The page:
11 July 2024

(AFP) – US President Joe Biden paid tribute Thursday to the late Queen Elizabeth II as a “stateswoman of unmatched dignity,” and said he looked forward to working with her son King Charles, noting their already “close friendship.”

Biden ordered flags at the White House and other federal buildings to be lowered to half-staff, and also visited the British embassy in Washington to sign a condolence book for the queen.

“Queen Elizabeth II was a stateswoman of unmatched dignity and constancy who deepened the bedrock alliance between the United Kingdom and the United States,” Biden and First Lady Jill Biden said in a statement. “She helped make our relationship special.”

At the embassy, Biden told staff the late queen was “a great lady” and that he was “so delighted I got to meet her.”

Biden, 79, noted deep ties between the monarch and the United States, a former British colony.

“She stood in solidarity with the United States during our darkest days after 9/11, when she poignantly reminded us that ‘Grief is the price we pay for love,'” Biden said in his statement.

US President Joe Biden signs the condolence book at the British Embassy in Washington to pay his respects following the death of Britain’s Queen Elizabeth II as First Lady Jill Biden (R) and British mbassador to the US Karen Pierce look on in Washington, DC on September 8, 2022. (Photo by Mandel NGAN / AFP)

The five former living US presidents — Jimmy Carter, Bill Clinton, George W. Bush, Barack Obama, and Donald Trump — together with their wives all issued statements Thursday, paying tribute to the late monarch.

Setting aside their political divisions, now as deep as ever in America, the former US leaders were unanimous in their respect for the queen, praising her historic legacy as well as her personal traits.

Obama hailed “a reign defined by grace, elegance, and a tireless work ethic, defying the odds and expectations placed on women of her generation.”

“She listened deeply, thought strategically and was responsible for considerable diplomatic successes,” he said in a statement.

Trump said the queen left an “extraordinary legacy of peace and prosperity for Great Britain.”

“Her leadership and enduring diplomacy secured and advanced alliances with the United States and countries around the world,” Trump said on his social network, Truth Social.

The Clintons remembered the queen for “the kindness she showed us,” while the Bushes noted that “tea with Her Majesty — and her Corgis — is among our fondest memories of the presidency.”

Biden said he first met the queen in 1982 when he was a US senator and last saw her in June 2021 during his first foreign trip as president — the 14th American president she had met.

“She was the first British monarch to whom people all around the world could feel a personal and immediate connection,” the Bidens said. “She, in turn, dedicated her whole life to their service.”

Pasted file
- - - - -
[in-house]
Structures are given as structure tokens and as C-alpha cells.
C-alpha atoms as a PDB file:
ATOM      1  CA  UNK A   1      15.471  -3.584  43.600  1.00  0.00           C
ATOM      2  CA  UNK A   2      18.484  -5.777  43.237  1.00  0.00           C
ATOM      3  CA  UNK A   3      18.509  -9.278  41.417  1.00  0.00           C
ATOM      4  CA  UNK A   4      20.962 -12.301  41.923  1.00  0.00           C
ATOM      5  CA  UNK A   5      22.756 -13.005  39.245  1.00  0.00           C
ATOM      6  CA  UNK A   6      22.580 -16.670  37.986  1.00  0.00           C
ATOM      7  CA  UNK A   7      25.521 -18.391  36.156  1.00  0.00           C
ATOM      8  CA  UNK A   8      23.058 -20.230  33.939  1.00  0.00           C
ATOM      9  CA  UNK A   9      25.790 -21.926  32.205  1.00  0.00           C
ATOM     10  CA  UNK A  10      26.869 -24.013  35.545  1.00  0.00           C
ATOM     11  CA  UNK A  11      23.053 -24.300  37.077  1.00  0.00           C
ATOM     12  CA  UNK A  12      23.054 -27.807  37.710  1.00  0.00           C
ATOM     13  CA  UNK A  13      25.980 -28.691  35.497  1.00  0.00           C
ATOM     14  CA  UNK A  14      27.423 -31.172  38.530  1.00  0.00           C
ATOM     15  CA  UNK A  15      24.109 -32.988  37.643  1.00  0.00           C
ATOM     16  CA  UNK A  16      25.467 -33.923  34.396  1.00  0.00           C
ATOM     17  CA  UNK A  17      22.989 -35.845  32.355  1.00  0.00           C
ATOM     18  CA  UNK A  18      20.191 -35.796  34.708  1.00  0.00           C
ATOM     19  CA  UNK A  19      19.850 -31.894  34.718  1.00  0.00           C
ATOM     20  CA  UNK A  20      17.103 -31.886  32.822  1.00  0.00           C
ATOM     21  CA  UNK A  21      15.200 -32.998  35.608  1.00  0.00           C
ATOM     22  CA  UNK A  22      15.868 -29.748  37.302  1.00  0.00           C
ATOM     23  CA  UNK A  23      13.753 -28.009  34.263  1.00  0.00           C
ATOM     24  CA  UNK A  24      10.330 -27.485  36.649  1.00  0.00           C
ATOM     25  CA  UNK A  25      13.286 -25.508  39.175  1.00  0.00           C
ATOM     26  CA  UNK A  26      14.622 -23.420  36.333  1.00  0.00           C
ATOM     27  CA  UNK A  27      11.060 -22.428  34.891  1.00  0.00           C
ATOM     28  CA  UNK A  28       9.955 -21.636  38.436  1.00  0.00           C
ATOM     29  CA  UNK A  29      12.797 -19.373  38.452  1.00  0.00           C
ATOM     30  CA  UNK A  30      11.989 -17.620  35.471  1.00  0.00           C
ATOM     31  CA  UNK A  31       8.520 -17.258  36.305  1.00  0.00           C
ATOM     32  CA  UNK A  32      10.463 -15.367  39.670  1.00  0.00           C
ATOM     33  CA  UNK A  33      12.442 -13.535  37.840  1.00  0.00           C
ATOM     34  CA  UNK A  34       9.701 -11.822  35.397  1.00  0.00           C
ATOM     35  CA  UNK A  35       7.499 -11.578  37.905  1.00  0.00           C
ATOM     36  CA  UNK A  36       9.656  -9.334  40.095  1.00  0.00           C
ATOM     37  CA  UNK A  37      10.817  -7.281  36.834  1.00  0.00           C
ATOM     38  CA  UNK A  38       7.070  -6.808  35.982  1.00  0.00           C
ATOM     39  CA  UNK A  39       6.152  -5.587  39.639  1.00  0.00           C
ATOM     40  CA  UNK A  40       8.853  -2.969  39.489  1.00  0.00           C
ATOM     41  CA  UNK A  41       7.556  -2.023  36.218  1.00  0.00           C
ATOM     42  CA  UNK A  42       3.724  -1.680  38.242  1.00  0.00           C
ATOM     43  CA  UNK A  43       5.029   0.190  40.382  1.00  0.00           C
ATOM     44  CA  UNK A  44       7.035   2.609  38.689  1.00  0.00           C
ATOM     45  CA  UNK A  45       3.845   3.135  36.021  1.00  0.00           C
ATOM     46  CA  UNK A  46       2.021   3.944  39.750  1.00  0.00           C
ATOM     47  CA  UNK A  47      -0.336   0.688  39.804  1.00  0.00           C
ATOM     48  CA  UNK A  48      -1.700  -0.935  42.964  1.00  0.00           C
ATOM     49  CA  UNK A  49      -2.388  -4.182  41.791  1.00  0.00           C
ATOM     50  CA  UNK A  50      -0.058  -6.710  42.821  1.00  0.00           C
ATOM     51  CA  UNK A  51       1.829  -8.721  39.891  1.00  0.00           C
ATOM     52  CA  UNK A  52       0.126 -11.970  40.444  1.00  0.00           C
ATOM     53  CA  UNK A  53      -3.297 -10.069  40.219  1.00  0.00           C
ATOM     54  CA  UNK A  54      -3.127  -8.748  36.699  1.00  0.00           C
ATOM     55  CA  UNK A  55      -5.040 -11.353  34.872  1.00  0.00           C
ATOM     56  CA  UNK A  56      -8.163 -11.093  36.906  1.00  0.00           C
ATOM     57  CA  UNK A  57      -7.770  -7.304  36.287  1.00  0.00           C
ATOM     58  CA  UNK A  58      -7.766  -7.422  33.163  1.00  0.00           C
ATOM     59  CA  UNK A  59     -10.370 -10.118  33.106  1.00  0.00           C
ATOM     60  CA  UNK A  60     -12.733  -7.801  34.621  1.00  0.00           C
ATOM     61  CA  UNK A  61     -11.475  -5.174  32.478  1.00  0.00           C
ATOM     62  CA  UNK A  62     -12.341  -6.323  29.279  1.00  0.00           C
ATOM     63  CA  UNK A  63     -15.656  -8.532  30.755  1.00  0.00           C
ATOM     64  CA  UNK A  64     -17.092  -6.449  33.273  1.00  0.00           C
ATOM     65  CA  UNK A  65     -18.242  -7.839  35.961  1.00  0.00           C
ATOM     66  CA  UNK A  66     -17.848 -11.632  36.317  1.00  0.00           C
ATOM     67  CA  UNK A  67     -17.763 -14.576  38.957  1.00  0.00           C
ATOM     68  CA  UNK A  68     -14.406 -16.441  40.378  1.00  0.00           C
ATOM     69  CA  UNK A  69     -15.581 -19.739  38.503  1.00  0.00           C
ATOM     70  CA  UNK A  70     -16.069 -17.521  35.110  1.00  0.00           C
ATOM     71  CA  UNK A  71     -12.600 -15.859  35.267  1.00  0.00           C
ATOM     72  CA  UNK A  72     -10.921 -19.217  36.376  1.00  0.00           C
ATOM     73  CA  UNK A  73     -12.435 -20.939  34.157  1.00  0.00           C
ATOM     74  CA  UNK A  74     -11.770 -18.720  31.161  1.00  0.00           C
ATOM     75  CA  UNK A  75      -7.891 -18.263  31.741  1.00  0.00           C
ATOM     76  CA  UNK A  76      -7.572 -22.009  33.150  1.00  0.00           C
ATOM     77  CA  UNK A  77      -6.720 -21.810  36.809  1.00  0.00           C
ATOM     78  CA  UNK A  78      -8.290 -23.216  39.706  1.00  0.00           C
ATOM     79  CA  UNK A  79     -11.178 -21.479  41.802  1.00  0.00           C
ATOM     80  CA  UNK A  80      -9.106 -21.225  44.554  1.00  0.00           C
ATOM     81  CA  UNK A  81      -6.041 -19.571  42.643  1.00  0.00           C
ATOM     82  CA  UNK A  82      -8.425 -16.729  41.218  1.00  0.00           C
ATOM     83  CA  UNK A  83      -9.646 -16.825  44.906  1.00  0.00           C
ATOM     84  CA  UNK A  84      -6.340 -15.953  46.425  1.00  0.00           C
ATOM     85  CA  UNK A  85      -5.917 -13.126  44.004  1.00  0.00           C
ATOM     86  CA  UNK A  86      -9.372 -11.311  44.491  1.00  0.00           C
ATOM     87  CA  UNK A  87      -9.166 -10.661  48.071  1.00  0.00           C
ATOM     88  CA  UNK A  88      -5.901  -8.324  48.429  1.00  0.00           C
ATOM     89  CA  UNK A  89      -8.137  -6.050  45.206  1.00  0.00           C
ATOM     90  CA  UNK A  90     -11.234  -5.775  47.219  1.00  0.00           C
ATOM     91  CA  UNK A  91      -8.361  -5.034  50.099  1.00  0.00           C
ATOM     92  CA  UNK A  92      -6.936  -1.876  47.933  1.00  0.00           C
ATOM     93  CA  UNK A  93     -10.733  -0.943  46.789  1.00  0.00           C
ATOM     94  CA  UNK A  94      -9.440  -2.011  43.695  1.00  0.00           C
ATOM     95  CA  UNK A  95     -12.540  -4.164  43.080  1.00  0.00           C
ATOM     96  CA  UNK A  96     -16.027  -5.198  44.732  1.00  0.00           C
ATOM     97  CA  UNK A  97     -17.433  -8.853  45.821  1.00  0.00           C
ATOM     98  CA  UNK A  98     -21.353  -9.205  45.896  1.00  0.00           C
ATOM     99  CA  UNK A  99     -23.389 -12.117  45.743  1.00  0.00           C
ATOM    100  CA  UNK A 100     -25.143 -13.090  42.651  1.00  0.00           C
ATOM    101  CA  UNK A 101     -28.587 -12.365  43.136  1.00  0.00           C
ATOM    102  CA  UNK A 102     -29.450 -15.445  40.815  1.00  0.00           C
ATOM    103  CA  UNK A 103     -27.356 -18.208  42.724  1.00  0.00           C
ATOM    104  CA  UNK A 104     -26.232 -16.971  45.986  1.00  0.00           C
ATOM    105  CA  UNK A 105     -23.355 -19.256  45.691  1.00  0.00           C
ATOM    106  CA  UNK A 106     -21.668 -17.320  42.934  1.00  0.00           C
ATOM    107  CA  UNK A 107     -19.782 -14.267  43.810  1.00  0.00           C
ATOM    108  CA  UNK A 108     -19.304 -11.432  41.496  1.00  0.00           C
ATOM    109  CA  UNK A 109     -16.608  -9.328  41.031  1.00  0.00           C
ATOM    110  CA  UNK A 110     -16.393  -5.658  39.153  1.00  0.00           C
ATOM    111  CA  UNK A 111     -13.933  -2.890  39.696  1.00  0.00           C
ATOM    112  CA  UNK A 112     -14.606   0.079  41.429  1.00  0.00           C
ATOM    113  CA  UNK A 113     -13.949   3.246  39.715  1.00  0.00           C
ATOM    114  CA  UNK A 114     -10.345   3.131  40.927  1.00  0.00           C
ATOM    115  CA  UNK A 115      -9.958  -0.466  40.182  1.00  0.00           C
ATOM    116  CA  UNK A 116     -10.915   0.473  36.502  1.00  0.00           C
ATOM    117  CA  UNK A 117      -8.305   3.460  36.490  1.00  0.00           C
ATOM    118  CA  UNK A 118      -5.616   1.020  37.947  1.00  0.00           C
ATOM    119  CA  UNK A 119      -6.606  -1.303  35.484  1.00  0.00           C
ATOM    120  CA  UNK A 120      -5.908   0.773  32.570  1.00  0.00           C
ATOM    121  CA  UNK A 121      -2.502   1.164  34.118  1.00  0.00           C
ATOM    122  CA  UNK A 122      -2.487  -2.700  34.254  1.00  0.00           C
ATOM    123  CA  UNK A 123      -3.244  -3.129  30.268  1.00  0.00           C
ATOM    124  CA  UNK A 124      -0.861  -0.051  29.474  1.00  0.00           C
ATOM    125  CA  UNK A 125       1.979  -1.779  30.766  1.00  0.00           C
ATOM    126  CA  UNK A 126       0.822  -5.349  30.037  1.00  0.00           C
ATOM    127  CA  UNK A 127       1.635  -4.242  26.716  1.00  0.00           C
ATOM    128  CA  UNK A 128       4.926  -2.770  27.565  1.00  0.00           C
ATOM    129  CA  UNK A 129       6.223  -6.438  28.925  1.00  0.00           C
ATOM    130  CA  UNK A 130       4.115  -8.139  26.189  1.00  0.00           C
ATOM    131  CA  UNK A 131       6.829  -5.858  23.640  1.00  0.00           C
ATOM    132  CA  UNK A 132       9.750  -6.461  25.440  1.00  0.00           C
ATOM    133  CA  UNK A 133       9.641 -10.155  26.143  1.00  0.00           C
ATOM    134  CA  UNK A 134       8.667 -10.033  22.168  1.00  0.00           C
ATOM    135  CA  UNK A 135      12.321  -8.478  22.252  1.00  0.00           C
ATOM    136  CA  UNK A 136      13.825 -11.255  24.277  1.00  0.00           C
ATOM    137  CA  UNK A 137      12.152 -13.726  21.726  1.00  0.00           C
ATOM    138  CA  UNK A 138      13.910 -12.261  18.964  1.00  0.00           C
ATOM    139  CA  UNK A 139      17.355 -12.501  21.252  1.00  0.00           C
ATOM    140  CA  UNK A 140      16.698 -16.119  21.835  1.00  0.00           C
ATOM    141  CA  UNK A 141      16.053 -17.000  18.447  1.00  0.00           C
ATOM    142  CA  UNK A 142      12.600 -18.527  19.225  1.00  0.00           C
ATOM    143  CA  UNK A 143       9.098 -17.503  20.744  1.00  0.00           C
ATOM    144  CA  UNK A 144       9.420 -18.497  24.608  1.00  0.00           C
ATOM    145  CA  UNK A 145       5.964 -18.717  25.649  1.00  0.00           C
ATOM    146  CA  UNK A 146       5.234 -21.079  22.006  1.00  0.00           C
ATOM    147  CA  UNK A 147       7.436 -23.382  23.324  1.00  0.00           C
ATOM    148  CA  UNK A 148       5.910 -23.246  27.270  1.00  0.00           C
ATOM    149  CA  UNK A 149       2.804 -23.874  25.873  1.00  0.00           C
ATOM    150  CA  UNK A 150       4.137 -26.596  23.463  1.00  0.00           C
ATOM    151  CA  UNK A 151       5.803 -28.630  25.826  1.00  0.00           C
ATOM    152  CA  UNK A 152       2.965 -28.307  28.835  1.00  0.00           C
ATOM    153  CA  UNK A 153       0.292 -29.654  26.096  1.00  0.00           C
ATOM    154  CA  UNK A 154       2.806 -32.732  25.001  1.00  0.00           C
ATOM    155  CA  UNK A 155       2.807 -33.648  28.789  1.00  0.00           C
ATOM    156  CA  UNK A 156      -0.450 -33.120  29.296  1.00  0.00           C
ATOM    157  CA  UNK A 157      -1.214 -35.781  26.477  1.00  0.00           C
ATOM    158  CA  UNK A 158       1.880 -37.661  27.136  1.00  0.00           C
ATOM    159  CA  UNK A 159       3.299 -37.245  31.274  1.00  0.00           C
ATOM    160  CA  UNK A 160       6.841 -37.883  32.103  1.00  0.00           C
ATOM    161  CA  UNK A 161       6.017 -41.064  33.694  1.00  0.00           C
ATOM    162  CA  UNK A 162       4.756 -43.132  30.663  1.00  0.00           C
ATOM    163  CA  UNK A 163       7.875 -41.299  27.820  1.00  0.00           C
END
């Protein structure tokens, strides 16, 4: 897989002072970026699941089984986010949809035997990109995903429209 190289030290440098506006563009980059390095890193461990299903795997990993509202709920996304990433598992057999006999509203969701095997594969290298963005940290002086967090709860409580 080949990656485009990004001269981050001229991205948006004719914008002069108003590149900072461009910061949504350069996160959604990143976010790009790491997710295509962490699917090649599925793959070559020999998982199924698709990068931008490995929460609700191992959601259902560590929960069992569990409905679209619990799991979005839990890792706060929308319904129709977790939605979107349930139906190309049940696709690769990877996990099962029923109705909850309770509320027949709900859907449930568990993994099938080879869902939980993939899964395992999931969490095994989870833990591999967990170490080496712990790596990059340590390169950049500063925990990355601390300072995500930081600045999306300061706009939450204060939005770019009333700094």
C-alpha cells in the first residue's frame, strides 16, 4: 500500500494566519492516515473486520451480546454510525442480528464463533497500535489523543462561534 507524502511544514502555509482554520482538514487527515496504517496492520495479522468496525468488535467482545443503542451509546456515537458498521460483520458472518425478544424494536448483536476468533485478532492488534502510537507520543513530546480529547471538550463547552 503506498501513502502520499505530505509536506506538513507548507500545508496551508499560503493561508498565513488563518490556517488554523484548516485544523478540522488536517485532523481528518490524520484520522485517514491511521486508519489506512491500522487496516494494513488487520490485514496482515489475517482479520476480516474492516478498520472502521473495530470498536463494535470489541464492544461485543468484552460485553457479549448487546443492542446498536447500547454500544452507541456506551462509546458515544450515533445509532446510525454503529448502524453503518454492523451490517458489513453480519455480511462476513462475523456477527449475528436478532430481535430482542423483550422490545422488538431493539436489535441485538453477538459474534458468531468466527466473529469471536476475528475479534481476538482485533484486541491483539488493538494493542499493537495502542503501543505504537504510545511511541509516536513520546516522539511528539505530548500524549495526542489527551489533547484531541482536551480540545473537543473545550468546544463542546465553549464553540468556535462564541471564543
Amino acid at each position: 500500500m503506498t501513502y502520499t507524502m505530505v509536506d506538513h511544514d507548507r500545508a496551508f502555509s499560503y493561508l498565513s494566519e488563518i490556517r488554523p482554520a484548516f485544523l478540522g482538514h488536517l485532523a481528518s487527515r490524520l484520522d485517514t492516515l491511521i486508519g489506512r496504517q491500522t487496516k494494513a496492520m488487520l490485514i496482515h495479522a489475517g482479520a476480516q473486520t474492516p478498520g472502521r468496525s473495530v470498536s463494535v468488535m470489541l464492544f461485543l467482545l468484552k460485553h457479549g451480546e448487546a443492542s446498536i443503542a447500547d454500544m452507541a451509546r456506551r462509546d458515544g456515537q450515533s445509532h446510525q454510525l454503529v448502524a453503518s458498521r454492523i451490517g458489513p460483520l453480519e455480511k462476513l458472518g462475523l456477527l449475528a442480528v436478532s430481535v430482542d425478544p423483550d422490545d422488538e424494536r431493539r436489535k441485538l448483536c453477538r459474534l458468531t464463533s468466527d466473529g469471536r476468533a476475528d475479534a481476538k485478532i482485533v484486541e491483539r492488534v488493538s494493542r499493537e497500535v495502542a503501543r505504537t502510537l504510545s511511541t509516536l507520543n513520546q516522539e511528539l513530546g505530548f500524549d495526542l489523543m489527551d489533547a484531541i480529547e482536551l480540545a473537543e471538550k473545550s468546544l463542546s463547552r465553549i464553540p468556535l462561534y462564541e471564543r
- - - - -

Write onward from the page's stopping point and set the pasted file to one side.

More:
“In the years ahead, we look forward to continuing a close friendship with the king and the queen consort,” they said, referring to Elizabeth’s son and heir King Charles and his wife.

“Today, the thoughts and prayers of people all across the United States are with the people of the United Kingdom and the Commonwealth in their grief.”

Flags will also be lowered on US Navy vessels, at military posts and naval stations, and at all American embassies and other facilities abroad, a proclamation from the White House said.

-Trudeau hails queen as ‘important part’ of Canada’s history-

Canadian Prime Minister Justin Trudeau paid a tearful tribute Thursday to Queen Elizabeth II, whom he first met as a child and admired personally, saying she will “forever remain an important part” of his country’s history.

“She was our queen for almost half of Canada’s existence. And she had an obvious, deep and abiding love and affection for Canadians,” he told a news conference, speaking of the monarch who also served as Commonwealth member Canada’s head of state.

“She served us all with strength and wisdom for 70 years,” he added, his eyes filling with tears as he disclosed: “I’m having trouble believing that my last sit down with her (as prime minister) was my last.”

“I will miss those chats,” he added.

Trudeau first met the queen when he was a boy and his father, Pierre Trudeau, was prime minister in the 1970s.

“She was one of my favorite people in the world,” he said. “And I will miss her so…. She was thoughtful, wise, curious, helpful, funny and so much more.”

“In a complicated world, her steady grace and resolve brought comfort and strength to us all. Canada is in mourning,” he said.

Queen Elizabeth had visited Canada a total of 22 times, more than any other country.

During her last visit in June 2020, the monarch told the crowd gathered in Halifax on Canada’s Atlantic coast: “It’s very good to be home!”

Opposition leader Candice Bergen echoed Trudeau’s sentiments, noting that Elizabeth “was not only a witness to our historical evolution as a modern, confident, and self-assured nation — she was an active participant.”